Skip to main page content
Access keys NCBI Homepage MyNCBI Homepage Main Content Main Navigation
Clinical Trial
, 14 (1), e0211042
eCollection

Influence of Elastic Lumbar Support Belts on Trunk Muscle Function in Patients With Non-Specific Acute Lumbar Back Pain

Affiliations
Clinical Trial

Influence of Elastic Lumbar Support Belts on Trunk Muscle Function in Patients With Non-Specific Acute Lumbar Back Pain

Christoph Anders et al. PLoS One.

Abstract

Background: A well-known supportive treatment for acute nonspecific back pain, elastic back support belts, are valued for their ability to accelerate natural self-healing, but there are concerns of a deconditioning effect due to their reliance on passive stabilization.

Methods: To evaluate the systematic effects of elastic abdominal belts on the trunk musculature, a total of 36 persons with acute lumbar back pain (no longer than one week) were divided into two groups: an abdominal belt wearing group (B) and a non-abdominal belt wearing control group (C). All were examined over a period of three weeks at three time points: T1 just after assignment, T2 one week later, and T3 further two weeks later. Surface EMG (sEMG) was used to record trunk muscle activation when walking on a treadmill at walking speeds of 2, 3, 4, 5, and 6 km/h. Similarly, pain intensity (VAS) and functional impairment (ODI) over time were recorded in both groups.

Results: Over the observation period, a slight advantage for decreased pain intensity (C: p<0.05 T2 vs. T1; B: p<0.01 T2 vs. T1, p<0.05 T3 vs. T1) and decreased functional impairment (Cohen's d vs. T1, C: T2 0.45, T3 0.86; B: T2 1.1, T3 1.0) was observed for the belt group. For the belt group both oblique abdominal muscles exhibited significantly lower sEMG throughout the observation period (external abdominal oblique muscle: (T1), T2, (T3), internal abdominal oblique muscle: T1, (T2), (T3)) and the sEMG for the back muscles ranged from unchanged to slightly elevated for this group, but never reached statistical significance.

Discussion: The reduced abdominal amplitude levels in the belt group likely result from the permanent elastic stabilization provided by the belt: the required elevated intra-abdominal pressure to enhance spinal stability is then provided by lessened abdominal muscle activity complemented by the belt's elastic support. With regard to the back muscles, the belt, due to its movement-restricting effect, tends to activate the paravertebral musculature. In this respect, the effect of elastic abdominal belts on the trunk muscles is not uniform. Therefore, the present results suggest that the effect of elastic abdominal belts appears to be more of a temporary neutral alteration of trunk muscle coordination, with some trunk muscles becoming more active and others less, and not a case of uniform deconditioning as is suspected.

Conflict of interest statement

The authors have declared that no competing interests exist.

Figures

Fig 1
Fig 1. Differences in pain intensity at T2 and T3 in comparison with T1.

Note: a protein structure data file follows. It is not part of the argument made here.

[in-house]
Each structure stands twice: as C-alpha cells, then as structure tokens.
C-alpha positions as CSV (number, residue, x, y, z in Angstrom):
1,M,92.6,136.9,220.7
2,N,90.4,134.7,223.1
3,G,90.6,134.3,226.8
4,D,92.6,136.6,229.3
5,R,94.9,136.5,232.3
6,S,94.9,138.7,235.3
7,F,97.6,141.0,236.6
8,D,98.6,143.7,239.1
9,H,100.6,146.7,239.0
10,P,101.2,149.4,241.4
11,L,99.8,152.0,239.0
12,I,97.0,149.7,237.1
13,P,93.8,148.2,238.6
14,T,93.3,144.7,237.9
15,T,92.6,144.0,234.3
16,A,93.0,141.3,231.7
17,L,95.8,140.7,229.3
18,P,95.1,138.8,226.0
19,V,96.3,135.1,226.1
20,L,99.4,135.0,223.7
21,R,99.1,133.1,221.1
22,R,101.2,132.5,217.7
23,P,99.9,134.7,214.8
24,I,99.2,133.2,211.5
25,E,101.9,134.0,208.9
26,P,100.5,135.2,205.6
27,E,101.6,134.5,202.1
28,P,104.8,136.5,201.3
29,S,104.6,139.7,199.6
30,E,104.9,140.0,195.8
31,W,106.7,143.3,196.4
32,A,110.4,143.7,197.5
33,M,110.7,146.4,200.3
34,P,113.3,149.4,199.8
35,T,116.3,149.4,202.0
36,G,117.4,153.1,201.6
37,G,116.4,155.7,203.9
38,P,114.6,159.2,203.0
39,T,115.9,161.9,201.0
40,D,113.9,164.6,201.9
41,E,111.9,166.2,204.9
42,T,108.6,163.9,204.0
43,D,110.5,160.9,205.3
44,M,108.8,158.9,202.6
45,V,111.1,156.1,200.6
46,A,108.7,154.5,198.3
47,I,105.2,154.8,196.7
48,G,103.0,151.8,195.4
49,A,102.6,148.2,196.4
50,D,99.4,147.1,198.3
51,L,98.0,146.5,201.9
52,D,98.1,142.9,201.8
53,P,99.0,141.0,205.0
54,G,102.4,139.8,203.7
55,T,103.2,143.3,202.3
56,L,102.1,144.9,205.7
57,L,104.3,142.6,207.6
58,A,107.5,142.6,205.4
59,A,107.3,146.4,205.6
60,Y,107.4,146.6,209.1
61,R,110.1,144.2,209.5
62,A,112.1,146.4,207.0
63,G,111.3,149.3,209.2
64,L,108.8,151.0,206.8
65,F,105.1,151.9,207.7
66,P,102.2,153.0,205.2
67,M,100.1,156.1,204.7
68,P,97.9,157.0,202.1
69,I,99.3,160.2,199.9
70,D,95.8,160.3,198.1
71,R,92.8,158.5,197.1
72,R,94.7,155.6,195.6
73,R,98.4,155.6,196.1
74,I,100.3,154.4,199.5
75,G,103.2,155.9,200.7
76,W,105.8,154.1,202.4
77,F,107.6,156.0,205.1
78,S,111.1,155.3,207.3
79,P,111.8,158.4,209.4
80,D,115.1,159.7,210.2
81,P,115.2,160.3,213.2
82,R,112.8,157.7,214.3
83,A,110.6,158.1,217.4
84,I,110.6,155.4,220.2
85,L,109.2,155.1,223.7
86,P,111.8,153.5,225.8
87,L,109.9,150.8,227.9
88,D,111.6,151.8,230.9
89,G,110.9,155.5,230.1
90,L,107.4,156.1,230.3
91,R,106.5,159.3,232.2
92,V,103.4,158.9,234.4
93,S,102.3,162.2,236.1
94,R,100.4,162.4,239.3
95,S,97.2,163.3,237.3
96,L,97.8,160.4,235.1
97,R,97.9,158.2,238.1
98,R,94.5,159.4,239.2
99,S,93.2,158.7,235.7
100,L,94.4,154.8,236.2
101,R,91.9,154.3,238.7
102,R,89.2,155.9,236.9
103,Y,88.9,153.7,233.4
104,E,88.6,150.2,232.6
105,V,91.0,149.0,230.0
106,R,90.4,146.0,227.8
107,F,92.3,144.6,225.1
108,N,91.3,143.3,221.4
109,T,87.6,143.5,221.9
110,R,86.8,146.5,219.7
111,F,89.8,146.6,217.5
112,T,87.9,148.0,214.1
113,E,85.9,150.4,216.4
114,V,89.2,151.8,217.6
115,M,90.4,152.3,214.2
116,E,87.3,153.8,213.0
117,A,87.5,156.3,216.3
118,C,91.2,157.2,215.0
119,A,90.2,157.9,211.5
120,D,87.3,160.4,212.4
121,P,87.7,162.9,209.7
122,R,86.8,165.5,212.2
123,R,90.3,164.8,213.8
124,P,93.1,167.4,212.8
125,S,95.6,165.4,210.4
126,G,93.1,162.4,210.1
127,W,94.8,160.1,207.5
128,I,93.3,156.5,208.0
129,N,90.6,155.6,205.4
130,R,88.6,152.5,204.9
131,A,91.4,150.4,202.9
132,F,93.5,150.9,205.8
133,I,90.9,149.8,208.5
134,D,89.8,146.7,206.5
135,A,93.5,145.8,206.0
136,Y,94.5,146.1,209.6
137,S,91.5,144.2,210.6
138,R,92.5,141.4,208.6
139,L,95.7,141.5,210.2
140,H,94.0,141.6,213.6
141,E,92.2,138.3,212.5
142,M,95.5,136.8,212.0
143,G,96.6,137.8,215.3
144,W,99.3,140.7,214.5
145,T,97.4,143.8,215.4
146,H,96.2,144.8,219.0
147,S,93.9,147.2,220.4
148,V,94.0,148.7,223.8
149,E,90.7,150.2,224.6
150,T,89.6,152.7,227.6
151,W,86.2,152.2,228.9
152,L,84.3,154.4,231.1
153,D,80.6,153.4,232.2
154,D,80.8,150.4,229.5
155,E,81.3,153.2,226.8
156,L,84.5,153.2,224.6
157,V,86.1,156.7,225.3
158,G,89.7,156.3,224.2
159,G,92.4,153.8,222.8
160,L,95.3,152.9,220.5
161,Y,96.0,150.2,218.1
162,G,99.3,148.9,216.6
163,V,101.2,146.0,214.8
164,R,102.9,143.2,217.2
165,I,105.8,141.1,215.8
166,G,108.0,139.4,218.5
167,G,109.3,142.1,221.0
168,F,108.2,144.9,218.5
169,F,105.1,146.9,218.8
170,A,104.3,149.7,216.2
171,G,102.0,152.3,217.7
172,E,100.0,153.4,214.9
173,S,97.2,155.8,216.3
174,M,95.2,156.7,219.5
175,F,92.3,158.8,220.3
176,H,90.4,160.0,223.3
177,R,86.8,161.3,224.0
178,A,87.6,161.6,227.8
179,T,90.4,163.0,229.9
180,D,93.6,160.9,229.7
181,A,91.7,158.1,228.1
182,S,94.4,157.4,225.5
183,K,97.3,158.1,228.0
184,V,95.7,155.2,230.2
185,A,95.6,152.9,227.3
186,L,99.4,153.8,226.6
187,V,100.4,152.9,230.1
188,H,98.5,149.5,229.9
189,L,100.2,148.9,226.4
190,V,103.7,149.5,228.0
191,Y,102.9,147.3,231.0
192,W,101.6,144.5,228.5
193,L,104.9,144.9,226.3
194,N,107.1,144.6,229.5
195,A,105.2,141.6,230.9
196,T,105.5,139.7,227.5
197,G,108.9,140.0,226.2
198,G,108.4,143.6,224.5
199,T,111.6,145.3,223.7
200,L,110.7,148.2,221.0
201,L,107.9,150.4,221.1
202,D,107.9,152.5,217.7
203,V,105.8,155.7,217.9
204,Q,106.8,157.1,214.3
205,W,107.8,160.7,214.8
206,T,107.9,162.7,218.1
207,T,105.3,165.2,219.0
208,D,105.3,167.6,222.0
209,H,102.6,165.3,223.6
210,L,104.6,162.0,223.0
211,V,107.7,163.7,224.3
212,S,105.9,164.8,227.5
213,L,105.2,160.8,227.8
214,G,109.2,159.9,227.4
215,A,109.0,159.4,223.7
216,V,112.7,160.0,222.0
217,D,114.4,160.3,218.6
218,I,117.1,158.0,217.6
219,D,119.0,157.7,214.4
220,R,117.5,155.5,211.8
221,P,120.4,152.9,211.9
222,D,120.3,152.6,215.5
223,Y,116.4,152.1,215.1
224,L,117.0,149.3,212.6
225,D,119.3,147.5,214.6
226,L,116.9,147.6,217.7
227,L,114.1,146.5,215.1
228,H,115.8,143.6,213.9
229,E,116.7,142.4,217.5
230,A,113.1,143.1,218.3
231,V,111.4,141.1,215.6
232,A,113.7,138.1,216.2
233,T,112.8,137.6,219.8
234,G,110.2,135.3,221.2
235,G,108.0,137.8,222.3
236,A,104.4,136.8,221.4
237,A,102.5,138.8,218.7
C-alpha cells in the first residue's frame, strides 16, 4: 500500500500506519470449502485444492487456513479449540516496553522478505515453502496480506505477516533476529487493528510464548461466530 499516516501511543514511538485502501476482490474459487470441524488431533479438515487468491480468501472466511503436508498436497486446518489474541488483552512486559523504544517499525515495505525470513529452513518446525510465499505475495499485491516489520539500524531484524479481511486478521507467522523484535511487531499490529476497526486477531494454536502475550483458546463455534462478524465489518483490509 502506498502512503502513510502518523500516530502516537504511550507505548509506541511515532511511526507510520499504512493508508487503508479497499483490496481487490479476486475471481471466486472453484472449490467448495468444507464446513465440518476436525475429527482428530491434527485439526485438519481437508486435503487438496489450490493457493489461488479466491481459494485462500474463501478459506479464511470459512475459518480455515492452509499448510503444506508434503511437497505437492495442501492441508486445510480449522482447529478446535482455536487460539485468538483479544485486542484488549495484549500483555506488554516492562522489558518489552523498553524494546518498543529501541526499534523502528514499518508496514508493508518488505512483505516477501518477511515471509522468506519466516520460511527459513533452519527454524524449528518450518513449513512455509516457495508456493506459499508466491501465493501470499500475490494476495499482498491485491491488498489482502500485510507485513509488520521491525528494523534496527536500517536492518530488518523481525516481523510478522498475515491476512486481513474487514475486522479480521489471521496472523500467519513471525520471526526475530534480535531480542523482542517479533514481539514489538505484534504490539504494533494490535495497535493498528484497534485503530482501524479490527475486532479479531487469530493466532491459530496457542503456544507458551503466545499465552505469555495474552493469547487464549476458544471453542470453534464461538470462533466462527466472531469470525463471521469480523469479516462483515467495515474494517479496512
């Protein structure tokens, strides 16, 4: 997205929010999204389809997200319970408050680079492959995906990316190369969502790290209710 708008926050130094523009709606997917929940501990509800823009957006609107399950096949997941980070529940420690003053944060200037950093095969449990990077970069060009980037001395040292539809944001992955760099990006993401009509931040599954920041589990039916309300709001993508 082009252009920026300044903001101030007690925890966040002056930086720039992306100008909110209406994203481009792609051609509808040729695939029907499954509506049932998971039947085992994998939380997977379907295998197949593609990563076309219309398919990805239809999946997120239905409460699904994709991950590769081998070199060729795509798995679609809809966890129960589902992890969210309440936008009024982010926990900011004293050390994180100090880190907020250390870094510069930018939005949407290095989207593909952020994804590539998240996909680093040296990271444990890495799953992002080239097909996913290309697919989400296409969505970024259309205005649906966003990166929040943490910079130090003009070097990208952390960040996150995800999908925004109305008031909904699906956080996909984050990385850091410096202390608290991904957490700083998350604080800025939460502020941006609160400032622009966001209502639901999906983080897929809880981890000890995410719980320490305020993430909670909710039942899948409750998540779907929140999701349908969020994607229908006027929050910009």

C: control group (no belt), B: belt group. *: p < 0.05, **: p < 0.01.
Fig 2
Fig 2. Mean SEMG amplitude (MW ± SD) values for the examined trunk muscles at T1, T2, and T3.
Control group (no belt, C): filled columns, belt group (B): hatched columns. RA: rectus abdominis muscle, OI: internal abdominal oblique muscle, OE: external abdominal oblique muscle, MF: multifidus muscle, ICO: iliocostalis muscle, LO: longissimus muscle. The asterisks indicate significant differences (p<0.05) between the control and belt group.
Fig 3
Fig 3. Color-coded representation of the grand averaged amplitude curves when walking at 4 km/h on the treadmill.
The gray bars above the color-coded amplitude curves mark ipsilateral (dark gray) and contralateral (light gray) stance phases. The black bars mark differences between control group (C) and belt group (B) with an effect size of ≥ 0.5. RA: rectus abdominis muscle, OI: internal abdominal oblique muscle, OE: external abdominal oblique muscle, MF: multifidus muscle, ICO: iliocostalis muscle, LO: longissimus muscle.

Similar articles

See all similar articles

References

    1. Schmidt CO, Raspe H, Pfingsten M, Hasenbring M, Basler HD, Eich W, et al. Back pain in the German adult population: prevalence, severity, and sociodemographic correlates in a multiregional survey. Spine. 2007. August 15;32(18):2005–11. 10.1097/BRS.0b013e318133fad8 . - DOI - PubMed
    1. Bundesärztekammer (BÄK), Kassenärztliche Bundesvereinigung (KBV), Arbeitsgemeinschaft der Wissenschaftlichen Medizinischen Fachgesellschaften (AWMF). Nationale VersorgungsLeitlinie Nichtspezifischer Kreuzschmerz–Langfassung. 2. Auflage, Version 1 ed2017. [cited 2018 nov 21], 10.6101/AZQ/000353 - DOI
    1. Silfies SP, Squillante D, Maurer P, Westcott S, Karduna AR. Trunk muscle recruitment patterns in specific chronic low back pain populations. Clinical Biomechanics. 2005. 2005/6;20(5):465–73. 10.1016/j.clinbiomech.2005.01.007 - DOI - PubMed
    1. van Dieen JH, Cholewicki J, Radebold A. Trunk muscle recruitment patterns in patients with low back pain enhance the stability of the lumbar spine. Spine. 2003;28(8):834–41. - PubMed
    1. Calmels P, FayolleMinon I. An update on orthotic devices for the lumbar spine based on a review of the literature. Rev Rhum. 1996. April;63(4):285–91. WOS:A1996UJ49800010. English. - PubMed

Grant support

The work was supported by a grant (grant no.: BF14-OR-01) to CA of the Bauerfeind AG (https://www.bauerfeind.de/en/home.html). On behalf of all authors I hereby declare that the sponsor did not play any role in the study design, data collection and analysis, the decision to publish nor in the preparation of the manuscript.
Feedback